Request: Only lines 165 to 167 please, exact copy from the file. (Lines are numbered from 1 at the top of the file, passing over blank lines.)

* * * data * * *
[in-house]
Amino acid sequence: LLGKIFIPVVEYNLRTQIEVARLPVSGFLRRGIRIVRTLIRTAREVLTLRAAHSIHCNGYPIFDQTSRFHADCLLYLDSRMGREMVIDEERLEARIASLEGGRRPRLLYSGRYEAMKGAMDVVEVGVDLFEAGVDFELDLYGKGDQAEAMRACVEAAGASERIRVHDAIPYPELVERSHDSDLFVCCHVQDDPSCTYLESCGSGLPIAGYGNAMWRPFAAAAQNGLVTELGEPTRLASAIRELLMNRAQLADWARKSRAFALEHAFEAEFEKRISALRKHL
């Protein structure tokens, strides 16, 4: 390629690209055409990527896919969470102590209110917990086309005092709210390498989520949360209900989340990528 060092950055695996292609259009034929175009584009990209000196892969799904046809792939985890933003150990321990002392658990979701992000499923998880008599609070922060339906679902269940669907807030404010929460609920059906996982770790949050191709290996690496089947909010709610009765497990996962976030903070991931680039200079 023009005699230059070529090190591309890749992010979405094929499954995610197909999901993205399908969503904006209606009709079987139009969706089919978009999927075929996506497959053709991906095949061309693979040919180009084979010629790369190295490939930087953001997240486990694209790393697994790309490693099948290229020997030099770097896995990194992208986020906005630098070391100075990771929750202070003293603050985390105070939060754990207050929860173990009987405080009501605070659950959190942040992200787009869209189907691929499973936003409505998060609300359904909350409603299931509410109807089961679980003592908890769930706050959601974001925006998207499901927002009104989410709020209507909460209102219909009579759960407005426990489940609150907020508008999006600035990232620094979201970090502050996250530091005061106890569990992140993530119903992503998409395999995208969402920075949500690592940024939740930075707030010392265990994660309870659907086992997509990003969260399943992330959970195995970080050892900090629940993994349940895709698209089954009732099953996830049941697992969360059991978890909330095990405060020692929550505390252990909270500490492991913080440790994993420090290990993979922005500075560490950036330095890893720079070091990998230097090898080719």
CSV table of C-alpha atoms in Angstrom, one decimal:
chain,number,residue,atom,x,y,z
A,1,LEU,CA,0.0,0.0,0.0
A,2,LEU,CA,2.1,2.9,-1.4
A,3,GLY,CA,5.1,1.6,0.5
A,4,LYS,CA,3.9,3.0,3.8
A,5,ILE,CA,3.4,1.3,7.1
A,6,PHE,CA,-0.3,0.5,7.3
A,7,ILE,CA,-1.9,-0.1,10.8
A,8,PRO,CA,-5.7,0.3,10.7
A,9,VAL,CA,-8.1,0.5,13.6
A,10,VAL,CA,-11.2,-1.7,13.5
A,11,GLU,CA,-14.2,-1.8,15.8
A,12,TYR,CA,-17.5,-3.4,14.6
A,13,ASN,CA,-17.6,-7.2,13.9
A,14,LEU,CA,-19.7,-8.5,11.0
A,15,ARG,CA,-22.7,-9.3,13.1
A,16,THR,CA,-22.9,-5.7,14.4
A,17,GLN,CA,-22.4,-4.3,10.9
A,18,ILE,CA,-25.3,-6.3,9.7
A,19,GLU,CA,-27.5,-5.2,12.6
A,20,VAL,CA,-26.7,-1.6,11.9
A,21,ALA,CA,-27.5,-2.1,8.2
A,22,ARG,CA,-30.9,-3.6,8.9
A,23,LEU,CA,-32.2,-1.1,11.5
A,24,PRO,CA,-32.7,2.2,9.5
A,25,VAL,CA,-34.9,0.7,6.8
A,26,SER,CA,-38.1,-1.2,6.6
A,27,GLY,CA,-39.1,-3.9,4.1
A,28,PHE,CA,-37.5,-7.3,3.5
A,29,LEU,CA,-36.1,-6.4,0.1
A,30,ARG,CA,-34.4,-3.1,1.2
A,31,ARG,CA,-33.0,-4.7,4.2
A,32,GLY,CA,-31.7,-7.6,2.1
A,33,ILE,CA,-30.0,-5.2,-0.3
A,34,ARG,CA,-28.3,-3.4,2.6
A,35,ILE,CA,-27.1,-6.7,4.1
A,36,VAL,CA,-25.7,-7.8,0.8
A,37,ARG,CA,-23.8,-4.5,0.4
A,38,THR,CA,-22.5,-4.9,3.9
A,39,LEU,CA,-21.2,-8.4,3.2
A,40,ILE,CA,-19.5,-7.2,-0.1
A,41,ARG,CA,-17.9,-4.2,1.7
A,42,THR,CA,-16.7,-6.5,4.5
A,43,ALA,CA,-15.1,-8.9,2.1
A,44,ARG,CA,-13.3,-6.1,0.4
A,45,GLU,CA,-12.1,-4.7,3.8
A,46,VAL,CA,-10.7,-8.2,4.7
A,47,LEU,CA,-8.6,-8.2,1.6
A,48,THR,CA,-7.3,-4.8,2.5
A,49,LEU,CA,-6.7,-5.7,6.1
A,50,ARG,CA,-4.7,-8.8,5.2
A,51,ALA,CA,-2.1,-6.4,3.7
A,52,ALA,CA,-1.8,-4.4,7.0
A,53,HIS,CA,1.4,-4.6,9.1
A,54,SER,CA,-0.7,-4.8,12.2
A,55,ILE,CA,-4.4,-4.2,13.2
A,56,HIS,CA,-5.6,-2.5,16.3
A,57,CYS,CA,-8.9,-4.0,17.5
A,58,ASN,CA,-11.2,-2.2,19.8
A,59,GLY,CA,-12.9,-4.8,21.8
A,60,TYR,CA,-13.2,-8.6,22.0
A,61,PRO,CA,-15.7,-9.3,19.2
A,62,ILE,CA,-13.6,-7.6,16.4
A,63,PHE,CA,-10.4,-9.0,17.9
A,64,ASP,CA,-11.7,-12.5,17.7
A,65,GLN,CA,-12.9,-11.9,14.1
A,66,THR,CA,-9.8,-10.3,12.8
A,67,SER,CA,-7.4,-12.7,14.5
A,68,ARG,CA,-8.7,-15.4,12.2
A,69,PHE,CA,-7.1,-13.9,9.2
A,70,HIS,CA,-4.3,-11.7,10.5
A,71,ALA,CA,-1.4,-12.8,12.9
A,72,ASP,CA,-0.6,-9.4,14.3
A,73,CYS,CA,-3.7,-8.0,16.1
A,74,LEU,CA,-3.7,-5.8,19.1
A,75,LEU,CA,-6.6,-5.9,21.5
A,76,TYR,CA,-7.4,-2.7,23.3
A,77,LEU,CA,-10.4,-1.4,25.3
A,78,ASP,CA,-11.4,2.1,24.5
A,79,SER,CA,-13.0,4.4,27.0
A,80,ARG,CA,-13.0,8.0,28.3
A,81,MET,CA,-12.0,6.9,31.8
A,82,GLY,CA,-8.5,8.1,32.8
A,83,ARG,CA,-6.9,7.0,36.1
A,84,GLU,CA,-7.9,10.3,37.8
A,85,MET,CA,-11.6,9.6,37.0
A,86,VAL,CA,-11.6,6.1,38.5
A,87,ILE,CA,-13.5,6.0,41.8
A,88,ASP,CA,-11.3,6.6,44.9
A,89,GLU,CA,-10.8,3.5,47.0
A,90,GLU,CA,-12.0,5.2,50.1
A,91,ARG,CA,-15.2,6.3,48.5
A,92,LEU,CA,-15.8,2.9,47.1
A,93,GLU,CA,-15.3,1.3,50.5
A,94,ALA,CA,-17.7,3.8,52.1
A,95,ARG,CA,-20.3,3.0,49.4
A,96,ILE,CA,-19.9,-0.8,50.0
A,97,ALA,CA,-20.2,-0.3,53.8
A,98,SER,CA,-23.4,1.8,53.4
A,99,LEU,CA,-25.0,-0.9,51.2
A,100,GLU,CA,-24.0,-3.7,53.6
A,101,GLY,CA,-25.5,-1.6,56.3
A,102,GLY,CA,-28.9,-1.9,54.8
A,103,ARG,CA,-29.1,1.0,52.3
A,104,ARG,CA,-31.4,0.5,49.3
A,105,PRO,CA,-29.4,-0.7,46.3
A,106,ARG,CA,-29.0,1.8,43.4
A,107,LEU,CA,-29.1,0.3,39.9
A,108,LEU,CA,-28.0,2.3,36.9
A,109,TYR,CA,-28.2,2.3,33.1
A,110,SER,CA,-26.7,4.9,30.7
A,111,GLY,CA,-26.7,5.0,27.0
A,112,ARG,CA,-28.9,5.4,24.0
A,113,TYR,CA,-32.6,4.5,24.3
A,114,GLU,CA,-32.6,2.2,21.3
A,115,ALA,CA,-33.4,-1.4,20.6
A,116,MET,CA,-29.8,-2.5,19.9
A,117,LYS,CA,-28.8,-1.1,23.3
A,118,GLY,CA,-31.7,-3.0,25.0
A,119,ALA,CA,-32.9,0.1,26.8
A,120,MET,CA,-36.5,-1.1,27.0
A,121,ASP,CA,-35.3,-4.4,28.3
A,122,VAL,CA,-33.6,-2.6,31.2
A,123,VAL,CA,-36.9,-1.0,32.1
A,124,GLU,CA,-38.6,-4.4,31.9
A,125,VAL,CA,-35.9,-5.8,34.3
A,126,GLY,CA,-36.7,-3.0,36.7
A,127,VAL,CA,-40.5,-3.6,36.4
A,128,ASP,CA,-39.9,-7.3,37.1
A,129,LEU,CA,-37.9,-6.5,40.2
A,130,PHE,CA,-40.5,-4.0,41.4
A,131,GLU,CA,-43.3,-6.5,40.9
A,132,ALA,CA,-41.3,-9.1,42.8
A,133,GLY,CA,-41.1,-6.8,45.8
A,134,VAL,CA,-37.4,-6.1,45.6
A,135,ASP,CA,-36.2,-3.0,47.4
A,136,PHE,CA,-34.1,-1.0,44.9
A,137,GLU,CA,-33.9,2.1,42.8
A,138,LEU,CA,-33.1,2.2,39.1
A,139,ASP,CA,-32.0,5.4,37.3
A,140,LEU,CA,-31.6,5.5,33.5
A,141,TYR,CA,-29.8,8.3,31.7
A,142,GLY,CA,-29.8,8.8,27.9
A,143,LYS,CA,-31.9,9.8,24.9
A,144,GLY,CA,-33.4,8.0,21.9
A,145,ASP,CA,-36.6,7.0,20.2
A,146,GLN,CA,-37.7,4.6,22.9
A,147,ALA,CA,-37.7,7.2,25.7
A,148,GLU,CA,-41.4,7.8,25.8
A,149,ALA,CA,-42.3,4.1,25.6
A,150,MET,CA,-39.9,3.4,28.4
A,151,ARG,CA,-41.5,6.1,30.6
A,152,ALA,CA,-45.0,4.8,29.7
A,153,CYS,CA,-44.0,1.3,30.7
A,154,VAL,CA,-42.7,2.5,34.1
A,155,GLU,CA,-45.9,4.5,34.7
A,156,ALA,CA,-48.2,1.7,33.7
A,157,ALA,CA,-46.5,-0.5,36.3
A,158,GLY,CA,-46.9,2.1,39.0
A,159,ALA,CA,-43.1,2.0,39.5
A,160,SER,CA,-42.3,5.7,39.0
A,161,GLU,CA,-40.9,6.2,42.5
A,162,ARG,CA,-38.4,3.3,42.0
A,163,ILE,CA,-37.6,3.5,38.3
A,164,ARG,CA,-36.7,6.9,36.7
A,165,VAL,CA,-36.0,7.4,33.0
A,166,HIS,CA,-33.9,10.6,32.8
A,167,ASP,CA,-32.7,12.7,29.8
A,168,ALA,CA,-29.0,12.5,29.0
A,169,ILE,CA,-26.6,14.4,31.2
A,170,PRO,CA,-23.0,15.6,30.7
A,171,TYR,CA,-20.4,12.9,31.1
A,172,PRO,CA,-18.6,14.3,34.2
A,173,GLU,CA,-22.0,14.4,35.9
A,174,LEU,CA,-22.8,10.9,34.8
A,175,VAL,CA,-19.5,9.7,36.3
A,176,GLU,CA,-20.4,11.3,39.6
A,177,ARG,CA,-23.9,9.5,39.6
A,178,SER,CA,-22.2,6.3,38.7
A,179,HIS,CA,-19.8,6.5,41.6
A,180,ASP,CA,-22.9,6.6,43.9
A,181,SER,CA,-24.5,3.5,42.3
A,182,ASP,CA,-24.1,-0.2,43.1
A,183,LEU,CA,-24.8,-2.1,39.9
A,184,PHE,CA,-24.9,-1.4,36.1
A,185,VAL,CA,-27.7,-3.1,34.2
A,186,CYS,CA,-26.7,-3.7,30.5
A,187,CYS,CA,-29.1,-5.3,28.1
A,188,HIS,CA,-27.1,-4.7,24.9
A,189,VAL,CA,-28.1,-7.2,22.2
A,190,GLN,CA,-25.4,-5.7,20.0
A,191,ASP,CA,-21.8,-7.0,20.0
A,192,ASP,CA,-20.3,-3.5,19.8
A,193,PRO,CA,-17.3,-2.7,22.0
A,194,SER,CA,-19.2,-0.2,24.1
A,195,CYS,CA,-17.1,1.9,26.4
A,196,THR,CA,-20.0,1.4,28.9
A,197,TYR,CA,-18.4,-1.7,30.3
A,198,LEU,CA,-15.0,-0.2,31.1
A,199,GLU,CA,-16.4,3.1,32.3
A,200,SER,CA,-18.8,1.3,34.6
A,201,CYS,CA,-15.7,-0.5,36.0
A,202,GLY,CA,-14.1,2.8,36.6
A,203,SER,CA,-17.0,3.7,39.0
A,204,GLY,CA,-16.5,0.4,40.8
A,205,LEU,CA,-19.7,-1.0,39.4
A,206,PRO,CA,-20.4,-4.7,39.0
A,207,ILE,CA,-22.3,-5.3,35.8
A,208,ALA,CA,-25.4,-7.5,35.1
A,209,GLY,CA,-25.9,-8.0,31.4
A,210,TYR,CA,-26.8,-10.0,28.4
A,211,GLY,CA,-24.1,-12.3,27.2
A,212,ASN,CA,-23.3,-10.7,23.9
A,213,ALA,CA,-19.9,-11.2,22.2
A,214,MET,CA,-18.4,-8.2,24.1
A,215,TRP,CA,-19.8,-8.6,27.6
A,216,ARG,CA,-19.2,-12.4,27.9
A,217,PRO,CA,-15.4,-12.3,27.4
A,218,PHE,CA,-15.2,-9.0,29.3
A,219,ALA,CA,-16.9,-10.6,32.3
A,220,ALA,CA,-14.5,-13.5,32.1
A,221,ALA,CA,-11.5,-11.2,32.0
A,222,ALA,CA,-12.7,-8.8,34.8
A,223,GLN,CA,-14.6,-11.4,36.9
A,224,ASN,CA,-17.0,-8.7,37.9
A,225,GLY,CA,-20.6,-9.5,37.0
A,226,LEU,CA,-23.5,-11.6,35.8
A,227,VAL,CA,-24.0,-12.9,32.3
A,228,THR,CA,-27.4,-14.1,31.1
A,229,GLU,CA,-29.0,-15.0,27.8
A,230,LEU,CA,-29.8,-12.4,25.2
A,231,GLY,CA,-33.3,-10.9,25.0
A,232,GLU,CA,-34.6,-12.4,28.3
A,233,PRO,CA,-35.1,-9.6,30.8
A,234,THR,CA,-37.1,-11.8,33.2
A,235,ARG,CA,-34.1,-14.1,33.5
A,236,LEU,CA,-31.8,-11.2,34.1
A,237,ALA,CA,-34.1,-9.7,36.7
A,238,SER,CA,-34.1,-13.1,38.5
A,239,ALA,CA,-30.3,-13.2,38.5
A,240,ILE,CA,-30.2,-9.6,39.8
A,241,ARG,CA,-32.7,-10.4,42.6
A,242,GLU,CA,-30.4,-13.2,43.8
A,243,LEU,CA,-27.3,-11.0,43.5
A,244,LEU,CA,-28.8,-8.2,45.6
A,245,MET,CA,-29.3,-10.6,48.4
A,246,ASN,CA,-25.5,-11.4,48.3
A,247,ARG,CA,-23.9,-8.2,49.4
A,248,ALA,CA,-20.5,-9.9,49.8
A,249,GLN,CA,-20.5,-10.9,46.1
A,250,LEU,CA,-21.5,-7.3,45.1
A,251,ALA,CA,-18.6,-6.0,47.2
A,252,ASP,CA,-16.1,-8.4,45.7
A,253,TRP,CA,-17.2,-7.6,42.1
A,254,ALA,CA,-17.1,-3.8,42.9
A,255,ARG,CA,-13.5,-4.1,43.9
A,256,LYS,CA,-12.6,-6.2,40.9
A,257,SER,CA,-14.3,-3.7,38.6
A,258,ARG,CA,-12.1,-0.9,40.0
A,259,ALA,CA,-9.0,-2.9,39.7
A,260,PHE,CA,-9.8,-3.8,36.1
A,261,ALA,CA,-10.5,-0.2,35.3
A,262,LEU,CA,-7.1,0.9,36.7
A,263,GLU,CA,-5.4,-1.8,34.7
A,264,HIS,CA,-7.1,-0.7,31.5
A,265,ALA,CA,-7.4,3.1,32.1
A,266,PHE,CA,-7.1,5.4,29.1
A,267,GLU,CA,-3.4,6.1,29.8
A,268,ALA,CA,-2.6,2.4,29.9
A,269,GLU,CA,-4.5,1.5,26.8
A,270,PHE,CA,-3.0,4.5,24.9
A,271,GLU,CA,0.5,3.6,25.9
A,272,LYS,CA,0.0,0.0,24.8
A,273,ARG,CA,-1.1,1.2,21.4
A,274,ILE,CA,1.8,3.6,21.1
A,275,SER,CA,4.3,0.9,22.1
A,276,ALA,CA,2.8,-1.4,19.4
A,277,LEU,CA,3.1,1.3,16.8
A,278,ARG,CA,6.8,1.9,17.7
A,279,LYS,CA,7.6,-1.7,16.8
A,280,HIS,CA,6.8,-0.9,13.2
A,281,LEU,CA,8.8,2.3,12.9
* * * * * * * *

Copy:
A,160,SER,CA,-42.3,5.7,39.0
A,161,GLU,CA,-40.9,6.2,42.5
A,162,ARG,CA,-38.4,3.3,42.0